Seven sites confirmed in the running for Unesco World Heritage Status - Museums Association

Seven sites confirmed in the running for Unesco World Heritage Status

York city centre, Birkenhead Park and iron age settlement in Shetland among sites on Government's Tentative List
Heritage Unesco
The grand entrance to Birkenhead Park, one of seven sites to be backed by Government for Unesco World Heritage Status
The grand entrance to Birkenhead Park, one of seven sites to be backed by Government for Unesco World Heritage Status Wikimedia Commons, CC BY-SA 4.0, Rodhullandemu

The UK Government has revealed seven places it is backing to achieve Unesco World Heritage Status.

The sites have been added to the Government's Tentative List with the aim of joining global landmarks such as the Taj Mahal and Galápagos Islands.

Five new sites from across the UK and Overseas Territories have been added to the list, meaning the list now comprises seven sites to be put forward by the Government.

The Tentative List is published around every ten years, setting out sites the Government feels has the best chance of success. The Government will now work with local authorities and devolved administrations to develop their bids.

Cultural sites on the list include York, which has historic civic and religious buildings including its Minster, and a rich legacy left by its Anglo-Saxon, Viking and Norman inhabitants.

Birkenhead Park, which opened in 1847, was a project to bring greenery to urban environments. It provided a blueprint for municipal planning that has influenced parks across the work, including New York City's Central Park.


Also on the list is the Zenith of Iron Age Shetland, a collection of three ancient settlements dating back thousands of years.

Unesco also awards World Heritage Site status to extraordinary natural places. Joining the Tentative List for its importance to bird populations and wildlife is the East Atlantic Flyway, a migratory bird route over western parts of Europe including Yorkshire, Lincolnshire, Norfolk, Suffolk, Essex and Kent.

The Little Cayman Marine Parks and Protected Areas in the UK Overseas Territory of the Cayman Islands have been put forward for their importance to marine biodiversity and their natural beauty.

Heritage minister Lord Parkinson of Whitley Bay said: “Today we are confirming our support for some of the most enchanting heritage sites and breathtaking landscapes in the UK and its Overseas Territories as they bid for Unesco World Heritage Site status.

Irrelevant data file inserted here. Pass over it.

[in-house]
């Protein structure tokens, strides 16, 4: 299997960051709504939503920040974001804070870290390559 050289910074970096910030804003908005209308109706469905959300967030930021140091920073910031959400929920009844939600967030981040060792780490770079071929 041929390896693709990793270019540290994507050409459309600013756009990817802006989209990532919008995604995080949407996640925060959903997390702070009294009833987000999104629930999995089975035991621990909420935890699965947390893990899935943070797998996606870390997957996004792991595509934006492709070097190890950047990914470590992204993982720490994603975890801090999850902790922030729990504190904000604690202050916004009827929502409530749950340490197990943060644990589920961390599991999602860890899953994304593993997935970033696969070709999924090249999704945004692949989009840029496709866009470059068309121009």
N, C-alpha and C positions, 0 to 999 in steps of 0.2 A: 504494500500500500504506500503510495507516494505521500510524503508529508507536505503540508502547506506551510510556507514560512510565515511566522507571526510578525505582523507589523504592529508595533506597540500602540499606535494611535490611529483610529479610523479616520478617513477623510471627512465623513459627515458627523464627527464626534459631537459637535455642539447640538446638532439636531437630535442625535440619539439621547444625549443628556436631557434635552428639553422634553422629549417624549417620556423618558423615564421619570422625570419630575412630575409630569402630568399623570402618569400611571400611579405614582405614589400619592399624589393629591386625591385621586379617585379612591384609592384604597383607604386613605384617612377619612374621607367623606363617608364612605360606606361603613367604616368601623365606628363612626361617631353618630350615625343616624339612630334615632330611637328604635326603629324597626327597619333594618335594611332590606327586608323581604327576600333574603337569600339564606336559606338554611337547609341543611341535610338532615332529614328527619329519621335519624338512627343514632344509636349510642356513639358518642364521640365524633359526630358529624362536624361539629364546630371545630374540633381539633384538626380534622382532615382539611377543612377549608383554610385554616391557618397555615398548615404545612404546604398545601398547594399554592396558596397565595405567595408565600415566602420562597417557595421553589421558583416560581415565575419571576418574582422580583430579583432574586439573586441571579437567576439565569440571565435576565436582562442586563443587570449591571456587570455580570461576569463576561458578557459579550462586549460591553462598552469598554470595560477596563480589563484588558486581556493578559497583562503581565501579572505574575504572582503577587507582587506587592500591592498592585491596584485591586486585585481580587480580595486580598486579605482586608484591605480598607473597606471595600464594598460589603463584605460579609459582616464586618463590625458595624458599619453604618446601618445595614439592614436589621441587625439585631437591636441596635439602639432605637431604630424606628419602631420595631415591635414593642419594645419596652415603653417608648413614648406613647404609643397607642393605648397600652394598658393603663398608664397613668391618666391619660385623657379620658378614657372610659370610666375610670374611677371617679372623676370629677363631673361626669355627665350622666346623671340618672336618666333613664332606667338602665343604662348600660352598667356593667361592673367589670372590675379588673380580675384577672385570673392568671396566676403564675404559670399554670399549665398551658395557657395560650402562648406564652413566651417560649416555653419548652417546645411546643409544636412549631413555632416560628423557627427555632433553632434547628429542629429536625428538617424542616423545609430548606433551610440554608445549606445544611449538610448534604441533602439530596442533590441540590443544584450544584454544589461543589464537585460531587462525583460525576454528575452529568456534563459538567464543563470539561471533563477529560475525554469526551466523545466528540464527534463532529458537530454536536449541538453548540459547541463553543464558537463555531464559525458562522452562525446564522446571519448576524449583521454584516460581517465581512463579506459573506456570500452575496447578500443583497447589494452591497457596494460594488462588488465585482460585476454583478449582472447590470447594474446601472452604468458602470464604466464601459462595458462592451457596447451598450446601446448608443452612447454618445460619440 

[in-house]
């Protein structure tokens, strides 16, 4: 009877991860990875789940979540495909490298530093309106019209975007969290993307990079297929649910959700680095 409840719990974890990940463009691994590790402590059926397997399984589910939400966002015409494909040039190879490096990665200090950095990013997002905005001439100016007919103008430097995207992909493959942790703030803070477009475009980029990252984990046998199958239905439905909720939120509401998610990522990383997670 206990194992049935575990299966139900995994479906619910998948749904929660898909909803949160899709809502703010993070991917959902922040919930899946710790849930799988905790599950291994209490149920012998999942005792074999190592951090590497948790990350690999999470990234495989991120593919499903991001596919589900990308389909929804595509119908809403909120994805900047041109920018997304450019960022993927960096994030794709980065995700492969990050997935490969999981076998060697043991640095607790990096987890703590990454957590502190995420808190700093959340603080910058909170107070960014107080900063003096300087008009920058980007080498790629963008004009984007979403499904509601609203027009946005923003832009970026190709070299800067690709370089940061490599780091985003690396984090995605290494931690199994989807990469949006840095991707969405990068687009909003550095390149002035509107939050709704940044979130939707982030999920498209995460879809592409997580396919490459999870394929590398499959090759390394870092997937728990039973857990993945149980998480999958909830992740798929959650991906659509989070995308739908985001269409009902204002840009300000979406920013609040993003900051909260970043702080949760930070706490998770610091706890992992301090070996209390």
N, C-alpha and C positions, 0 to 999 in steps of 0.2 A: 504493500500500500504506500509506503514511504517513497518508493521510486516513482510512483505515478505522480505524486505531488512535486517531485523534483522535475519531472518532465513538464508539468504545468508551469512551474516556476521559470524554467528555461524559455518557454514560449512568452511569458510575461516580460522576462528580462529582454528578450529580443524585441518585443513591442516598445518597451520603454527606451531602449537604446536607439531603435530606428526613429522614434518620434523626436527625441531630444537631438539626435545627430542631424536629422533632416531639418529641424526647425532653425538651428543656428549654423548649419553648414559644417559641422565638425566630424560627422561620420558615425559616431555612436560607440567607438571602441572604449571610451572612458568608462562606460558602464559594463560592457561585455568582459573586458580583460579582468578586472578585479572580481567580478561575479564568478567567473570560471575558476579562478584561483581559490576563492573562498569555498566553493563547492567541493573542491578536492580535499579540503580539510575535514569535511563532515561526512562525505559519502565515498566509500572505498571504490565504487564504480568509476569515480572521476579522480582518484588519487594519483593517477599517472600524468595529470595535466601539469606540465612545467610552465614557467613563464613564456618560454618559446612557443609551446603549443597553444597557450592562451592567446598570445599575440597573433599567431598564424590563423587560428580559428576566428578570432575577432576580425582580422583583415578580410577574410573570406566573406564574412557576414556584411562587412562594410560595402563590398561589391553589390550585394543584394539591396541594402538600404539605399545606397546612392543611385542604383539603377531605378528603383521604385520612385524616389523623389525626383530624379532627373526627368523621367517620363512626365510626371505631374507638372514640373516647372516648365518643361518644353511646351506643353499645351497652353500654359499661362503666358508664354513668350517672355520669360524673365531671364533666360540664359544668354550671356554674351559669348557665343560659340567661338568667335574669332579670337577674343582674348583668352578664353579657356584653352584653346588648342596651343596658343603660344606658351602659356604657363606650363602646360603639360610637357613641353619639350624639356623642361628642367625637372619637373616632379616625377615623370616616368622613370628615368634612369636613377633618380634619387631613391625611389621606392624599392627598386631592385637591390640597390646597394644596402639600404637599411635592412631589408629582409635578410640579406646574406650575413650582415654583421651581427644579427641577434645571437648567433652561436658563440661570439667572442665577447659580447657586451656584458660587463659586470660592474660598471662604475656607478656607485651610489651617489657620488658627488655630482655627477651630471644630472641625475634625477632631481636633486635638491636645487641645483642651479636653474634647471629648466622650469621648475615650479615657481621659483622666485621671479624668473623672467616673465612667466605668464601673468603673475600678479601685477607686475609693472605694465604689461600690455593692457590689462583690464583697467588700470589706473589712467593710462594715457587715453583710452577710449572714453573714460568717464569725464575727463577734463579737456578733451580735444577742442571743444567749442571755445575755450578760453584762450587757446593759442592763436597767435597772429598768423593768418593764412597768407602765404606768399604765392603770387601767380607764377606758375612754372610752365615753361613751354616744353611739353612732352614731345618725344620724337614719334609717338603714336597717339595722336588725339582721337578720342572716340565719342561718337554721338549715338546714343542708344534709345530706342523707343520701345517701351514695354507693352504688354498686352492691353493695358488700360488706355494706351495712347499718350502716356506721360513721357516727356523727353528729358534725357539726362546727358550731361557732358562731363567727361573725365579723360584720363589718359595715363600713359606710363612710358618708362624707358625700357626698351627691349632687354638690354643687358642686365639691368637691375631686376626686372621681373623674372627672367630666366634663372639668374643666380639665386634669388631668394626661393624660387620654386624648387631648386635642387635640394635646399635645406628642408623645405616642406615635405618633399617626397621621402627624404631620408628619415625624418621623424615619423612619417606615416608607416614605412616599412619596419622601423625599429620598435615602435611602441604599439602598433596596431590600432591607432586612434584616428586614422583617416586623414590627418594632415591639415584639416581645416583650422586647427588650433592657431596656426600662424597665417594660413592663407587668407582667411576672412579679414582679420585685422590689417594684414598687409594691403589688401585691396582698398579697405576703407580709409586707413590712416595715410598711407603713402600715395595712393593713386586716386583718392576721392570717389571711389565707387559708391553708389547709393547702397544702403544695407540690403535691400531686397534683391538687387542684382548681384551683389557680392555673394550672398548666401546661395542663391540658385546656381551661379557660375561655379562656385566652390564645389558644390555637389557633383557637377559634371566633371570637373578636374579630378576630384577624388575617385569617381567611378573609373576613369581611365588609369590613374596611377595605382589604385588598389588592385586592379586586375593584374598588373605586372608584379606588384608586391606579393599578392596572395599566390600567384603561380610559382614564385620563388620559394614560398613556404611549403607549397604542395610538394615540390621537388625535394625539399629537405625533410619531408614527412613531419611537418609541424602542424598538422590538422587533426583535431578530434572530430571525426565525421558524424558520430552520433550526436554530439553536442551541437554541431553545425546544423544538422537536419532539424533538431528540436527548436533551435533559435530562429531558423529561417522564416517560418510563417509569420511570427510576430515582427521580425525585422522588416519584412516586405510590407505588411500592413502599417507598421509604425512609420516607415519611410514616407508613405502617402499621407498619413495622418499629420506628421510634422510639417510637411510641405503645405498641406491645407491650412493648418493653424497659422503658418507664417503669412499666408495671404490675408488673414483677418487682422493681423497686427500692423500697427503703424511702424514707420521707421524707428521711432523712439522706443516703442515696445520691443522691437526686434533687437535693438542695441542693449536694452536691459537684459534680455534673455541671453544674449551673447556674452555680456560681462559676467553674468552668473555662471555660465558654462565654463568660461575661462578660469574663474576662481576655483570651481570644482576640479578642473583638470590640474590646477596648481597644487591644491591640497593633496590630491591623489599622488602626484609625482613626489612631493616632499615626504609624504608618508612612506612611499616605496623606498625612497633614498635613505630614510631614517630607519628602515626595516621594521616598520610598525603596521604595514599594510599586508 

“All the locations being put forward would be worthy recipients of this accolade – and we will give them our full backing so they can benefit from the international recognition it can bring.”

Laura Davies, HM ambassador to Unesco, said: “It is great that the UK is contributing to making World Heritage more representative. These five sites brilliantly reflect the diversity and beauty of the UK and its Overseas Territories’ natural and cultural heritage, and I look forward to working with them towards World Heritage listing.”


The UK and its Overseas Territories already boasts 33 Unesco World Heritage Sites across Unesco's cultural and natural designations, including Stonehenge and Hadrian's Wall.

Two sites which submitted their full nominations to UNESCO earlier this year also remain on the Government’s Tentative List. One is The Flow Country, a large area of peatland in the north of Scotland which plays a crucial role in supporting biodiversity.

The other is the Gracehill Moravian Church Settlement in Northern Ireland, part of a joint bid alongside other internationally significant Moravian religious sites in Denmark, the United States and Germany.

UK Tentative List
  • Birkenhead the People’s Park [Cultural]
  • East Atlantic Flyway – England East Coast Wetlands [Natural]
  • The Flow Country [Natural]
  • Gracehill Moravian Church Settlements [Cultural, Transnational]
  • Little Cayman Marine Parks and Protected Areas [Natural]
  • York [Cultural]
  • The Zenith of Iron Age Shetland [Cultural]

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